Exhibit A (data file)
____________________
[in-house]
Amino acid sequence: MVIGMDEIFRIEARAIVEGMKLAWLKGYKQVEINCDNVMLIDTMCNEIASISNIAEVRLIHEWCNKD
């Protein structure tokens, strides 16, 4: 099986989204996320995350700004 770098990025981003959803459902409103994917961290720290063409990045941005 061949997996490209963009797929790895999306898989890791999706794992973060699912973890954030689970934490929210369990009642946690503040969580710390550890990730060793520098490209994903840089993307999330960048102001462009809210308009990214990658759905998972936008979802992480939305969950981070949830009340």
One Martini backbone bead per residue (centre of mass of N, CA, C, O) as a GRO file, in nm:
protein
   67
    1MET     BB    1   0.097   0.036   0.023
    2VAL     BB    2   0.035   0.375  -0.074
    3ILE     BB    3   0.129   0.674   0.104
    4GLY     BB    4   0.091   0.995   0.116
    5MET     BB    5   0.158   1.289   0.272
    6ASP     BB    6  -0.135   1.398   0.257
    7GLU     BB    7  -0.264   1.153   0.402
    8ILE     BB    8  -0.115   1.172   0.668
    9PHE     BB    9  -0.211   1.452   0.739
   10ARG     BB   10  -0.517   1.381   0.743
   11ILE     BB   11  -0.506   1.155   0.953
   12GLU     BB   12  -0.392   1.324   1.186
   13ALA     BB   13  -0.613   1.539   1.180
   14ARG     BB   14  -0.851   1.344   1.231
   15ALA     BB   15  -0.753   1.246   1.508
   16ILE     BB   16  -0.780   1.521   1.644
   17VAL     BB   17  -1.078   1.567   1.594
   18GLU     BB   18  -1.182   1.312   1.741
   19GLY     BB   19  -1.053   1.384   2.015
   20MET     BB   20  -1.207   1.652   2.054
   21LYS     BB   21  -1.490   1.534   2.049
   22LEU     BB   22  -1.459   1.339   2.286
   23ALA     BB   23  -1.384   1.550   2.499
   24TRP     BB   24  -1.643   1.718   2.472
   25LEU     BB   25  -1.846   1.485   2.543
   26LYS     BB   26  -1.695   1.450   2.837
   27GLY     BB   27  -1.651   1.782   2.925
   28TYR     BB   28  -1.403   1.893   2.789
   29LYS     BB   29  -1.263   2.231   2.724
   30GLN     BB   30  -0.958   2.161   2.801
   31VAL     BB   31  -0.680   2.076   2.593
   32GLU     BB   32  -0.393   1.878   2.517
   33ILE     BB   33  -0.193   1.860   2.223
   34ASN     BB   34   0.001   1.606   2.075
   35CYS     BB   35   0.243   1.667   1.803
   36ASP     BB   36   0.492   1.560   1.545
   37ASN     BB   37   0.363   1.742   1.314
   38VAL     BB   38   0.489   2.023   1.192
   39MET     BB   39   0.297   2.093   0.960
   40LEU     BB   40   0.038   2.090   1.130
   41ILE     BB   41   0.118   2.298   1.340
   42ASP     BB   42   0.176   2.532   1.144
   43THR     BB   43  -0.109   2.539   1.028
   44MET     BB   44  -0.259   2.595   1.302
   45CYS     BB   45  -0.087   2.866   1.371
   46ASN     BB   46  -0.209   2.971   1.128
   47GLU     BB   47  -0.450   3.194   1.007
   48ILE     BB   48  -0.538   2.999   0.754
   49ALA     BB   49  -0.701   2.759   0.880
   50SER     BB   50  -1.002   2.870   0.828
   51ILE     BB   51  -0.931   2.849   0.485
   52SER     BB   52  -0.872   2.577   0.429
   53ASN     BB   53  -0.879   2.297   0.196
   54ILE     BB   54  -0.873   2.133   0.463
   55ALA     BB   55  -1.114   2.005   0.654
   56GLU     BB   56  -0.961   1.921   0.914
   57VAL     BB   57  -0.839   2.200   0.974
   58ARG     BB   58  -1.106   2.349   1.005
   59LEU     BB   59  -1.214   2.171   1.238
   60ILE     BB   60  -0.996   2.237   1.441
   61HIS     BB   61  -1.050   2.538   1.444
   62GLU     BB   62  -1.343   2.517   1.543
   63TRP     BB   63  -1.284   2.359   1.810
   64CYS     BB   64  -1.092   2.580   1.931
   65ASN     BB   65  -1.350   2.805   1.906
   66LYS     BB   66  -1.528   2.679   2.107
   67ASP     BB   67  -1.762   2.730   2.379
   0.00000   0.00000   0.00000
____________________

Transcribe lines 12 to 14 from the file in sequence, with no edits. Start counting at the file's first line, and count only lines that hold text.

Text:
    6ASP     BB    6  -0.135   1.398   0.257
    7GLU     BB    7  -0.264   1.153   0.402
    8ILE     BB    8  -0.115   1.172   0.668